Romney says United States should get tougher with Egypt
NEW YORK |
NEW YORK (Reuters) - Egypt needs to ensure the security of foreign diplomats or risk losing the $1.3 billion in aid it receives each year from the United States, Republican presidential candidate Mitt Romney said on Friday.
After Islamist protesters breached the U.S. Embassy in Cairo this week, Romney told a fundraising breakfast in New York the United States should take a tougher line with Egypt.
"I think for instance in Egypt we should make it very clear to maintain a relationship, a friendship, an alliance and financial support with the United States, Egypt needs to understand it must honor its peace treaty with Israel, he said.
"It must also protect the rights of the minorities in their nation. And finally among other things it must also protect the embassies of our nation and other nations," he said.
Egyptians angry at a film they said was blasphemous to Islam clashed on Friday in Cairo for a third day with police who blocked the way to the U.S. Embassy, where demonstrators climbed the walls and tore down the American flag earlier this week.
Four Americans, including the U.S. ambassador, were killed in Libya in related violence.
The United States gives $1.3 billion in military aid a year to Egypt, plus other assistance.
"The American people are disturbed and reeling with the news around the world," Romney told the fundraising event, which brought in $4 million for his campaign, for a two-day regional haul of $7.5 million.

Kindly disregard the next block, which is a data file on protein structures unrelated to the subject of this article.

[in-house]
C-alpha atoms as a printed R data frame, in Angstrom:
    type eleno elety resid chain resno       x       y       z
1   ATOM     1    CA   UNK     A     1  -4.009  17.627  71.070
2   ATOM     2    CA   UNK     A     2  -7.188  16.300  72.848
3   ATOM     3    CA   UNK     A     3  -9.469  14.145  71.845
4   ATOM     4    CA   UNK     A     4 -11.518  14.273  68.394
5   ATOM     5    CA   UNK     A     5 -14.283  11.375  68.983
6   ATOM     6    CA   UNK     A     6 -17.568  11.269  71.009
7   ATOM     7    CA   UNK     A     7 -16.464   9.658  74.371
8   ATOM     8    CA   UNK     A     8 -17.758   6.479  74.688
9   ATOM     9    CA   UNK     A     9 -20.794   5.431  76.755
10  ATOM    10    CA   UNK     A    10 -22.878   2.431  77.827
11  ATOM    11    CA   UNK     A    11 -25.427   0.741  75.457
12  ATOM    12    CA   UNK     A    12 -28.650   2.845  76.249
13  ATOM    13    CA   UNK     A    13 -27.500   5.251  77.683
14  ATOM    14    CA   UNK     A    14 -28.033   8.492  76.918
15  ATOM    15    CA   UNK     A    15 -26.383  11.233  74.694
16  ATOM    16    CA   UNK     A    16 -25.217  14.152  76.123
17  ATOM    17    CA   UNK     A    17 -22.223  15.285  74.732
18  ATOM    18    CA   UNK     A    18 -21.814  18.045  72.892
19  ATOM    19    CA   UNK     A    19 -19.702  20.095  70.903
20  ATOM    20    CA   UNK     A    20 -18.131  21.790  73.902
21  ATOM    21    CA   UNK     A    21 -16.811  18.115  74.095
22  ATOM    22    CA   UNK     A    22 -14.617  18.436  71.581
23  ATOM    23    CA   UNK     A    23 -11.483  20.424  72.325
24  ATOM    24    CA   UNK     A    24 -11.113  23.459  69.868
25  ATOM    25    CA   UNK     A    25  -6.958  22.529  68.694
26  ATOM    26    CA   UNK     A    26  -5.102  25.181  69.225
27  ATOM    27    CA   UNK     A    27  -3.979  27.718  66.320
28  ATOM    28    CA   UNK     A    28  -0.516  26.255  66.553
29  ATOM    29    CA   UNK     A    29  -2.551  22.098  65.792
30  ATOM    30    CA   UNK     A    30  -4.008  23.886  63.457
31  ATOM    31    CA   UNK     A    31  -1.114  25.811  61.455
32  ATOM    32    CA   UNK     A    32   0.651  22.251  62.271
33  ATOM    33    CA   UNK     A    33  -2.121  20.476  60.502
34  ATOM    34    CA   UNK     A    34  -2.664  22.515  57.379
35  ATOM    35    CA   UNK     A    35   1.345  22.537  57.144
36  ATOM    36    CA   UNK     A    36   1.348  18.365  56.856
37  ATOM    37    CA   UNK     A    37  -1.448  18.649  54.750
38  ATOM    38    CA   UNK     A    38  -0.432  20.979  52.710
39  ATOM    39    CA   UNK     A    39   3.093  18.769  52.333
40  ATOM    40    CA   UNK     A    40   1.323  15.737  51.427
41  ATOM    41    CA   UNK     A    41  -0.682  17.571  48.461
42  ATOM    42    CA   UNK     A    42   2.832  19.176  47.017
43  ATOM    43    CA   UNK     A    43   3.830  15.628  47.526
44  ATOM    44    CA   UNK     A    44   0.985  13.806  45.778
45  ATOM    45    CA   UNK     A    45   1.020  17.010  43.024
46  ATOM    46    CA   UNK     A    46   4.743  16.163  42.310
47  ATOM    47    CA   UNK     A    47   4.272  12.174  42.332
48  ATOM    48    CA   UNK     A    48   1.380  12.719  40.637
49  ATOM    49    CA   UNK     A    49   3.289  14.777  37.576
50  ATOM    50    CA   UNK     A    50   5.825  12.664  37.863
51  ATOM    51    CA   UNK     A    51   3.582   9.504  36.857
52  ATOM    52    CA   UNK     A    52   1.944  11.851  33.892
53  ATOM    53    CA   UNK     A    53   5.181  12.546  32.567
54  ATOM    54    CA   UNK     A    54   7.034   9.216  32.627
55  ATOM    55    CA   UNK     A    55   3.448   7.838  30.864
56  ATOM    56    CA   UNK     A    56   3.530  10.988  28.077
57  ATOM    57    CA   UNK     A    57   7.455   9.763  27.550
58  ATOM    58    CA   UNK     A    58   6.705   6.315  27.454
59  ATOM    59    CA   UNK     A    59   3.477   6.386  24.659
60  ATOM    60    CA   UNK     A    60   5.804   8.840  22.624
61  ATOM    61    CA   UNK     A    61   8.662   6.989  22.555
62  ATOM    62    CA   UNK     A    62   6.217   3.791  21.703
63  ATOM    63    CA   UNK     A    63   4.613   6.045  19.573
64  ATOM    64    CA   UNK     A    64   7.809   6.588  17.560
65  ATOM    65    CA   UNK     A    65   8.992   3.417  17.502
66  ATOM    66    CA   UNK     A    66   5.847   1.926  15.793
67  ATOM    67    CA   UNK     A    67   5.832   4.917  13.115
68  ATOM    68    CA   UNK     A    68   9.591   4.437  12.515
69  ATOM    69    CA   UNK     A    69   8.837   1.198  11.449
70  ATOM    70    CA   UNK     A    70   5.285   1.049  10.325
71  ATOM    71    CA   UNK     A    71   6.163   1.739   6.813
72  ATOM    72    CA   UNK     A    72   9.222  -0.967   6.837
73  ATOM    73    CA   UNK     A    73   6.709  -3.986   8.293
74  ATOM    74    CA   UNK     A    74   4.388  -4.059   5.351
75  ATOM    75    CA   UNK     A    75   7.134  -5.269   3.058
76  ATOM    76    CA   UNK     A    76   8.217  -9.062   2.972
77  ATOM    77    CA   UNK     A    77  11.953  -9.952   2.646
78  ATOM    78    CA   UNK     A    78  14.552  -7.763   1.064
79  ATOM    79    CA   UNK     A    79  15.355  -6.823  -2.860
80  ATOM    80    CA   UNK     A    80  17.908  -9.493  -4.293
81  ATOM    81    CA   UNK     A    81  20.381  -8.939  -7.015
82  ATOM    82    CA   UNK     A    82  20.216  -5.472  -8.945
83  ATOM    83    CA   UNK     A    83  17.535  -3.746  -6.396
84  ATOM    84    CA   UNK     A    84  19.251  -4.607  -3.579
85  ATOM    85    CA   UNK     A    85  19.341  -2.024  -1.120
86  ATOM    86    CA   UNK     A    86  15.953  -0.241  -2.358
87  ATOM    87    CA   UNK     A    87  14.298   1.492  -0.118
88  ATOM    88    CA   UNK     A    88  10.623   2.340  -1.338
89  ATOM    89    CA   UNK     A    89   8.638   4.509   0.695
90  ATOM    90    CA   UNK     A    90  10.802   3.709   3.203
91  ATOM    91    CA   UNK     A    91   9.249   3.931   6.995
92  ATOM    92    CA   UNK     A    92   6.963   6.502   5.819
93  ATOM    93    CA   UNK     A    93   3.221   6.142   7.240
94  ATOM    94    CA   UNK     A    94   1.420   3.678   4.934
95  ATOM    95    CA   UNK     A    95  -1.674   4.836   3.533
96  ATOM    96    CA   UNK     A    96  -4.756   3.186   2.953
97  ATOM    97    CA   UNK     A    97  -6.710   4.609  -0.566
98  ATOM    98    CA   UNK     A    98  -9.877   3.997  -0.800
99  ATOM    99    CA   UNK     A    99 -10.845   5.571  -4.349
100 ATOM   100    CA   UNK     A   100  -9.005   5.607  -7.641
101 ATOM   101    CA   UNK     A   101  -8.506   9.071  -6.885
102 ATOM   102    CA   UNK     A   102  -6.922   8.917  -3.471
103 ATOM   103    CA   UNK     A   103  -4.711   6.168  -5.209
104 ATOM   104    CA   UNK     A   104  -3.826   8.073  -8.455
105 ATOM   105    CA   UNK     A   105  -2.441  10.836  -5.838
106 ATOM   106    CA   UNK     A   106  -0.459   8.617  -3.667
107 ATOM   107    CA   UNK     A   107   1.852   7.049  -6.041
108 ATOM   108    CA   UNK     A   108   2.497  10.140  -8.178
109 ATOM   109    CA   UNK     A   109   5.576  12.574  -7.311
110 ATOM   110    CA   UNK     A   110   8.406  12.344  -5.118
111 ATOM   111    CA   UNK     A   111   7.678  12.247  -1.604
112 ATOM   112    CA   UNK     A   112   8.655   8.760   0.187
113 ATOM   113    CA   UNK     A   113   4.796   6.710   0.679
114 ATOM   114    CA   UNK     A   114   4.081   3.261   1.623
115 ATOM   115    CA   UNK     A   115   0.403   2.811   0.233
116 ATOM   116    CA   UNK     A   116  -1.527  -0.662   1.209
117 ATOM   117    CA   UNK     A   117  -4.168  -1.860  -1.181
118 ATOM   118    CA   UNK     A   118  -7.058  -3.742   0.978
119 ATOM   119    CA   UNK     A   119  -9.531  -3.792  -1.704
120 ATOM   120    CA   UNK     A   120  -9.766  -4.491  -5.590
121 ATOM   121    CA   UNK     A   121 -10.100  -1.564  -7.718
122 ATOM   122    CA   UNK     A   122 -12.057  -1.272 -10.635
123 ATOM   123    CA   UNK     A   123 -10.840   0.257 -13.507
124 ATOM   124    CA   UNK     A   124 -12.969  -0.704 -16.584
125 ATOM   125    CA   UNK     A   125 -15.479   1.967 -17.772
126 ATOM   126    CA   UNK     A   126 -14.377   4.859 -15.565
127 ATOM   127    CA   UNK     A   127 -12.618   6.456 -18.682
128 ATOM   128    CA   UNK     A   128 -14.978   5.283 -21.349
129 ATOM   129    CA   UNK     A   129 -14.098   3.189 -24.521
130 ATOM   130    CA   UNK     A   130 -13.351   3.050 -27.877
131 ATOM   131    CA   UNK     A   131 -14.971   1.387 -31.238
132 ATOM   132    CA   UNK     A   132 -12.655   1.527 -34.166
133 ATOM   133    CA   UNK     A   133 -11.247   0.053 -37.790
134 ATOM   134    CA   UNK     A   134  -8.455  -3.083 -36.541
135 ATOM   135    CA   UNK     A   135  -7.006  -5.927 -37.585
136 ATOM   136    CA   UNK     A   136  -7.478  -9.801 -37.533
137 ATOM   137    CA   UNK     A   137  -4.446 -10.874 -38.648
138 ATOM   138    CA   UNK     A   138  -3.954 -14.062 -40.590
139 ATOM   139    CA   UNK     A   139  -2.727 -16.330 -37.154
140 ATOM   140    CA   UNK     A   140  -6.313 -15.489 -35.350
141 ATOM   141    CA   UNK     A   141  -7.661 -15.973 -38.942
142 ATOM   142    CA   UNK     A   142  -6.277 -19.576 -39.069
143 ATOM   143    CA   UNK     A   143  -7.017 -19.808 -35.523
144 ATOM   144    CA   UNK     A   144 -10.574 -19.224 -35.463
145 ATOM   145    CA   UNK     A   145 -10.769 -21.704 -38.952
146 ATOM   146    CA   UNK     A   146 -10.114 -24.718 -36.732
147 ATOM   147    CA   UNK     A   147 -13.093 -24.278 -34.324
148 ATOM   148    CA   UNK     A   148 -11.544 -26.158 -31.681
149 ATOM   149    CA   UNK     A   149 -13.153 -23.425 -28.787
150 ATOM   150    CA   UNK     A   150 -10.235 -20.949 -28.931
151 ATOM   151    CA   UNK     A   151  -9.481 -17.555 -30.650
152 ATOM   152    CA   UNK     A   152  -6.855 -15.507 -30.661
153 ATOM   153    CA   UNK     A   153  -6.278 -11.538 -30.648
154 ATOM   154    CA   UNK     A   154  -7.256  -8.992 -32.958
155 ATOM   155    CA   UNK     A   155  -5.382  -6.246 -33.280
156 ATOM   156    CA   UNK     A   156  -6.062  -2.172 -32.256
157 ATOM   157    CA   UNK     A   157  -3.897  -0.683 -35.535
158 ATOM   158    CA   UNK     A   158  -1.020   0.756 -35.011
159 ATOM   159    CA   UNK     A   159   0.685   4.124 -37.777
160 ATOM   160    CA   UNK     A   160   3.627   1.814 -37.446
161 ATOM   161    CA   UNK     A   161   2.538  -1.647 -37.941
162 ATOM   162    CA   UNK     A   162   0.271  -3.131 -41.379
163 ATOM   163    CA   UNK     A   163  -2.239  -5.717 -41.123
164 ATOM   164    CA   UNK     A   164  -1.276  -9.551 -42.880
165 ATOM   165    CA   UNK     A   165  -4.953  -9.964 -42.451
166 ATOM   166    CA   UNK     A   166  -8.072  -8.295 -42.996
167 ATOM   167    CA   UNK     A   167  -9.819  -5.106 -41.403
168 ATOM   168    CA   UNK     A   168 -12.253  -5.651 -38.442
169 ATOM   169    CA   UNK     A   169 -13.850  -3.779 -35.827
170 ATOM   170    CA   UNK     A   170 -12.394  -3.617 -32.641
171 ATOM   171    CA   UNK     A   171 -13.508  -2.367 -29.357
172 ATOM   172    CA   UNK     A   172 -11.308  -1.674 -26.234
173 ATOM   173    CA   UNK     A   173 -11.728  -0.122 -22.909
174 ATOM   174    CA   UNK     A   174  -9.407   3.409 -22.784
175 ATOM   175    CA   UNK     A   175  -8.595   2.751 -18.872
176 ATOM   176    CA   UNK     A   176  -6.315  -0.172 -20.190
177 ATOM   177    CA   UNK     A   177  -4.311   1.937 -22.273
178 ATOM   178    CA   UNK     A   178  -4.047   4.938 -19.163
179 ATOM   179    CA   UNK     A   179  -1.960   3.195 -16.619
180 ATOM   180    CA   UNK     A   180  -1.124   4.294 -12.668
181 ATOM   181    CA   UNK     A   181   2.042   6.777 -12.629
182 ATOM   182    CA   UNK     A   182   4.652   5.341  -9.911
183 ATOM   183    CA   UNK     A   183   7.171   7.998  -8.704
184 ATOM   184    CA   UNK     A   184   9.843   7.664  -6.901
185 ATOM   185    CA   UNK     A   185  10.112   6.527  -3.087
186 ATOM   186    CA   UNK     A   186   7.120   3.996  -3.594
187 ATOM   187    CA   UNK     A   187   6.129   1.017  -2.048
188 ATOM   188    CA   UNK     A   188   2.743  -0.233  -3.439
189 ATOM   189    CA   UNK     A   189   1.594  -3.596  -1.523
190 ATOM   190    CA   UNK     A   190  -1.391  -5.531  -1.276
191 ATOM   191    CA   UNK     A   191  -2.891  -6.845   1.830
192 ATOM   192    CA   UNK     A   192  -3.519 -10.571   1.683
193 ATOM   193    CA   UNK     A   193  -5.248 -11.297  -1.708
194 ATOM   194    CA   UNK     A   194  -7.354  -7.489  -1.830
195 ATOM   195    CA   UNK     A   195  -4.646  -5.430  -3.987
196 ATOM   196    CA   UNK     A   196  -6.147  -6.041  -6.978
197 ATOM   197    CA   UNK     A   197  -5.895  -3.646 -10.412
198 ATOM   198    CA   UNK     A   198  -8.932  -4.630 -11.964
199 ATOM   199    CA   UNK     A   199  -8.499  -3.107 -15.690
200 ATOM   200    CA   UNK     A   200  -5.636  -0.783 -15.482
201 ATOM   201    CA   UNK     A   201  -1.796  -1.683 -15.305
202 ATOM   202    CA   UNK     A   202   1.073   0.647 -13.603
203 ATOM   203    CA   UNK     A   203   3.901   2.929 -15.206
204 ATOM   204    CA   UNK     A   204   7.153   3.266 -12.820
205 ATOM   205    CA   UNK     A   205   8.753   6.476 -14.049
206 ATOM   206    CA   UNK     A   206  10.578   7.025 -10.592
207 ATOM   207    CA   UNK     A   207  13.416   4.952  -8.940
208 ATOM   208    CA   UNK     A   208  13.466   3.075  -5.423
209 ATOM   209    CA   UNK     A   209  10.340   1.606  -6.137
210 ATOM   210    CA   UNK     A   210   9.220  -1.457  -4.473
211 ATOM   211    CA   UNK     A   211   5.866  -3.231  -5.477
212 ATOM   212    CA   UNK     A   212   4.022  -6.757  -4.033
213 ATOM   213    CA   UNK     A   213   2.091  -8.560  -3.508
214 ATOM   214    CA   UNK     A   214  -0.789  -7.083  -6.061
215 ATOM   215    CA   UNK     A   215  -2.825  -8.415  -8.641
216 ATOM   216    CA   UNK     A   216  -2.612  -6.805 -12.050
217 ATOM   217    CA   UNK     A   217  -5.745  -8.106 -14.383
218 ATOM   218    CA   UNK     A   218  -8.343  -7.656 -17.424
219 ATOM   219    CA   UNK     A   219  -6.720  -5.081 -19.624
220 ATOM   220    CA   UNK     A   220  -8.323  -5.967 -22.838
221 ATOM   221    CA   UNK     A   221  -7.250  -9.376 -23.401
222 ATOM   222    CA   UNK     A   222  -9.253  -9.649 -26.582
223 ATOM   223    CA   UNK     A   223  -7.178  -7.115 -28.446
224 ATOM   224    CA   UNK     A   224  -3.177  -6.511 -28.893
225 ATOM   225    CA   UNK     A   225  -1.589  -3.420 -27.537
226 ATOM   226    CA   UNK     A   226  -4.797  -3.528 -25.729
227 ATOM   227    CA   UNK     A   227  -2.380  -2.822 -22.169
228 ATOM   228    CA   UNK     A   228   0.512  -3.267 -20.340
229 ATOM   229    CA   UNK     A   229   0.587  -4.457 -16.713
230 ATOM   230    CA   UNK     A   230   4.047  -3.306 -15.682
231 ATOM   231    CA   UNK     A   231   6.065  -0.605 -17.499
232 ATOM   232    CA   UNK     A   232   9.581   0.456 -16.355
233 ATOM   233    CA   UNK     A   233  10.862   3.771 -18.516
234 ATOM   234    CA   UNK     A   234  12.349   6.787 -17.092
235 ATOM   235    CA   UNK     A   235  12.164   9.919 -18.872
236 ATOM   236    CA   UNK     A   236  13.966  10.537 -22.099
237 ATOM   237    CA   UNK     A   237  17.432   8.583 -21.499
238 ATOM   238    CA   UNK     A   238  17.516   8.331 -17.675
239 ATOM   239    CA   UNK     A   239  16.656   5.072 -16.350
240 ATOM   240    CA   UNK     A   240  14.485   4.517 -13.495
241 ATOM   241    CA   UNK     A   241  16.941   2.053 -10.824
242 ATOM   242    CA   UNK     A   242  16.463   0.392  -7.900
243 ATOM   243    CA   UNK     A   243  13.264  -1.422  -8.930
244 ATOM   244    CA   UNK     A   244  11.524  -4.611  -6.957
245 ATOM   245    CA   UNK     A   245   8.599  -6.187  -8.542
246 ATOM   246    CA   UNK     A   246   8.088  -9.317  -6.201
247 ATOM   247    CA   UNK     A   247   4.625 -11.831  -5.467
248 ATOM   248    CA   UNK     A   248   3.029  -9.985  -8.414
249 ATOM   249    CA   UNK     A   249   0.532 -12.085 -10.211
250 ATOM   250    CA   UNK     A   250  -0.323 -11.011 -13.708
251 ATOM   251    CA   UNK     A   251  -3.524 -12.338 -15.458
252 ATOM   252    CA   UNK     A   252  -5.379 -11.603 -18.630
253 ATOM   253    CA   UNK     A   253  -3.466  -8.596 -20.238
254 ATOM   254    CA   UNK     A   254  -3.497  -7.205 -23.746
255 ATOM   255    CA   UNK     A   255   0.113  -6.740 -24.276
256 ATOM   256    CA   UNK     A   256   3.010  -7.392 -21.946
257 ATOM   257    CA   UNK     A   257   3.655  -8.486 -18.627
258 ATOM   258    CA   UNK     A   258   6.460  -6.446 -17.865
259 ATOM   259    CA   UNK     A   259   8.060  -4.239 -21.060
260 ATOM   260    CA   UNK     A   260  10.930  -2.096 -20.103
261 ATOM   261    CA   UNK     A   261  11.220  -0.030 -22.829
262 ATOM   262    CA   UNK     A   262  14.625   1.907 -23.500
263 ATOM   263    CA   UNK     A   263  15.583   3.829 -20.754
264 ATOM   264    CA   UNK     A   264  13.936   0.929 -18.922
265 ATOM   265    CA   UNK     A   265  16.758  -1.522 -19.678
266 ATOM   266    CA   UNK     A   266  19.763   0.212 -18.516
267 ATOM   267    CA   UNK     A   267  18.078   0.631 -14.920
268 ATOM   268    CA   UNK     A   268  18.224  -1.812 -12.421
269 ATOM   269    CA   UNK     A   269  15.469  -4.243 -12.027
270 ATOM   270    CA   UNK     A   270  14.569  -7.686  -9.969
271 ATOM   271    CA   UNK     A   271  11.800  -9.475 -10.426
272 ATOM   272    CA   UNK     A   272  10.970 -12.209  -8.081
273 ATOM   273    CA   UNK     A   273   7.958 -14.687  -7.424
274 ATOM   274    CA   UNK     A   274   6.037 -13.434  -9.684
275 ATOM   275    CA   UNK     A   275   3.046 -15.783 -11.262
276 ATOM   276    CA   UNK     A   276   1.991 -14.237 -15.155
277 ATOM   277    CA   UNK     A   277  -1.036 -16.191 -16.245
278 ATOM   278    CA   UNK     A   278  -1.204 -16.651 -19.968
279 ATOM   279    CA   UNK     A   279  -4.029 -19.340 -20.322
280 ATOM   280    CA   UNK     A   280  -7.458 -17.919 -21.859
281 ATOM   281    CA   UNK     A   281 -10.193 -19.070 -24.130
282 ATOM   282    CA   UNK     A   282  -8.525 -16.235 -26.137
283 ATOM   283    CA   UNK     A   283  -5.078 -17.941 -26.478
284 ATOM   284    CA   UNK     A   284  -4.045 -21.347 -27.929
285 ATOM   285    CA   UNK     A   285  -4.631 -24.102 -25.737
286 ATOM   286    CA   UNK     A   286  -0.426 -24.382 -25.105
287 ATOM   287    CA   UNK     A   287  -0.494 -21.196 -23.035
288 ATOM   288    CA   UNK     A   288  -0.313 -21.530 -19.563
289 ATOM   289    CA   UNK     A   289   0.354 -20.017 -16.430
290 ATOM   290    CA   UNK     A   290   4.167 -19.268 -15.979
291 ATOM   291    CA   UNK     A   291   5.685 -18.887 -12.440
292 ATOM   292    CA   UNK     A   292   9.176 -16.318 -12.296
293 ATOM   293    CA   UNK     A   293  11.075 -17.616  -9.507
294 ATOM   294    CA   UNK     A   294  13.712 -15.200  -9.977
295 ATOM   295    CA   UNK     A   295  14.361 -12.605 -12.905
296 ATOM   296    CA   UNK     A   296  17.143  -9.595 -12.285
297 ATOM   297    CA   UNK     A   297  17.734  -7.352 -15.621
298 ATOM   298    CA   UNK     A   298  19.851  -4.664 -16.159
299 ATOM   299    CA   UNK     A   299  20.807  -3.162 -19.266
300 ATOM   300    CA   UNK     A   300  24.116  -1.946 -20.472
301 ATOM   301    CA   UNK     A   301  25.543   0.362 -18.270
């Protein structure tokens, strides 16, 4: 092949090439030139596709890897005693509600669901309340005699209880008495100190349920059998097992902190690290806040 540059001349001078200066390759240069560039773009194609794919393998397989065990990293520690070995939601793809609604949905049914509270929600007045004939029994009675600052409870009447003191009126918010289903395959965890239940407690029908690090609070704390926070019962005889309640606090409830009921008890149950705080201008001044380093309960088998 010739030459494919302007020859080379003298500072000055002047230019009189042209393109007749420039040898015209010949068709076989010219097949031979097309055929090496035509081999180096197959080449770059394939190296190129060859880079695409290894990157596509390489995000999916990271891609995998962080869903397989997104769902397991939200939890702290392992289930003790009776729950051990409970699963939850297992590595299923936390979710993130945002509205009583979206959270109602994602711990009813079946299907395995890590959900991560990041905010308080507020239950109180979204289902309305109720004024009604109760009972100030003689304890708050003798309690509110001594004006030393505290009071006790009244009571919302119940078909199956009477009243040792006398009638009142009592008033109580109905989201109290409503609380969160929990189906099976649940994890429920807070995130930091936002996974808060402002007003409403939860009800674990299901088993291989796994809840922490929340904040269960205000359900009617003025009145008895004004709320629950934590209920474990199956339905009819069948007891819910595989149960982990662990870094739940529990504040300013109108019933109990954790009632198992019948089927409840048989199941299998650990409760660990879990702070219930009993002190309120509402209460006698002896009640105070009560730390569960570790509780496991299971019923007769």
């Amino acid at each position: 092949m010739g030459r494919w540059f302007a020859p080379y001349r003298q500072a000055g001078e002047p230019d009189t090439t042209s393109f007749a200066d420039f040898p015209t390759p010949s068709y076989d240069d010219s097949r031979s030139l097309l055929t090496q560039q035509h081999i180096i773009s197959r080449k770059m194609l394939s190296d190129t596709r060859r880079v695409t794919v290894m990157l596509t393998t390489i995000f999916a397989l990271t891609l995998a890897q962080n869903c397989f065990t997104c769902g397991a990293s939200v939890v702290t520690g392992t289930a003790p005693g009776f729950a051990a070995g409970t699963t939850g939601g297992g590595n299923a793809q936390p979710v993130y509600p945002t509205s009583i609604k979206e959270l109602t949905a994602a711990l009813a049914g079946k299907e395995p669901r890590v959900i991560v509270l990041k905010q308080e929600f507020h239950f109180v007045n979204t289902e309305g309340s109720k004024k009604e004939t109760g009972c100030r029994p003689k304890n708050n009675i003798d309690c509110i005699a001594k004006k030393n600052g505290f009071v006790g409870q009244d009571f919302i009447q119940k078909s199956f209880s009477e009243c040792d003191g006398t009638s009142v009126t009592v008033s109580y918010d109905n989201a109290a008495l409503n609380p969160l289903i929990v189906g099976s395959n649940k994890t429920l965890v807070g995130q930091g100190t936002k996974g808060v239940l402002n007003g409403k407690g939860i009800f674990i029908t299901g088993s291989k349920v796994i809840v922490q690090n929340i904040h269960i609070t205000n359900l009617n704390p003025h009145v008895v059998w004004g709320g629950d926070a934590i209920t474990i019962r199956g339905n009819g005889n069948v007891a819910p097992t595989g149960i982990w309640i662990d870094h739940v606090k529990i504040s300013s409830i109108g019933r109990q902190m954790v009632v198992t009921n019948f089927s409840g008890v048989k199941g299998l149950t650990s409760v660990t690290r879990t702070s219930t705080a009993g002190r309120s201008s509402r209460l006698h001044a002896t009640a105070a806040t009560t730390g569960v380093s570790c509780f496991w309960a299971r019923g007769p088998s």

A number of polls this week showed Obama building a lead over Romney after the Democratic National Convention last week but the Republicans' advisers insist the race is close and the former Massachusetts governor remains in solid shape with less than two months to go until the November 6 election.
Romney, an advocate for a strong relationship with Israel, criticized Obama for deciding not to meet with Israeli Prime Minister Benjamin Netanyahu when the two leaders are in New York this month for the annual U.N. General Assembly.
The presidential race thus far has been dominated by questions over how to rekindle strong growth in the U.S. economy, a challenge that plays to Romney's strengths as a former business executive.
Romney's vice presidential running mate, Paul Ryan, a budget expert who lacks foreign policy experience, also jumped into the Mideast debate.
"We have all seen images of our flag being burned and our embassies under attack by vicious mobs," he told a conservative group in Washington on Friday.
"Amid all these threats and dangers, what we do not see is steady, consistent American leadership," he told the Values Voter Summit meeting. "In the days ahead, and in the years ahead, American foreign policy needs moral clarity and firmness of purpose," he said.
(Additional reporting by John Whitesides; Editing By Alistair Bell)
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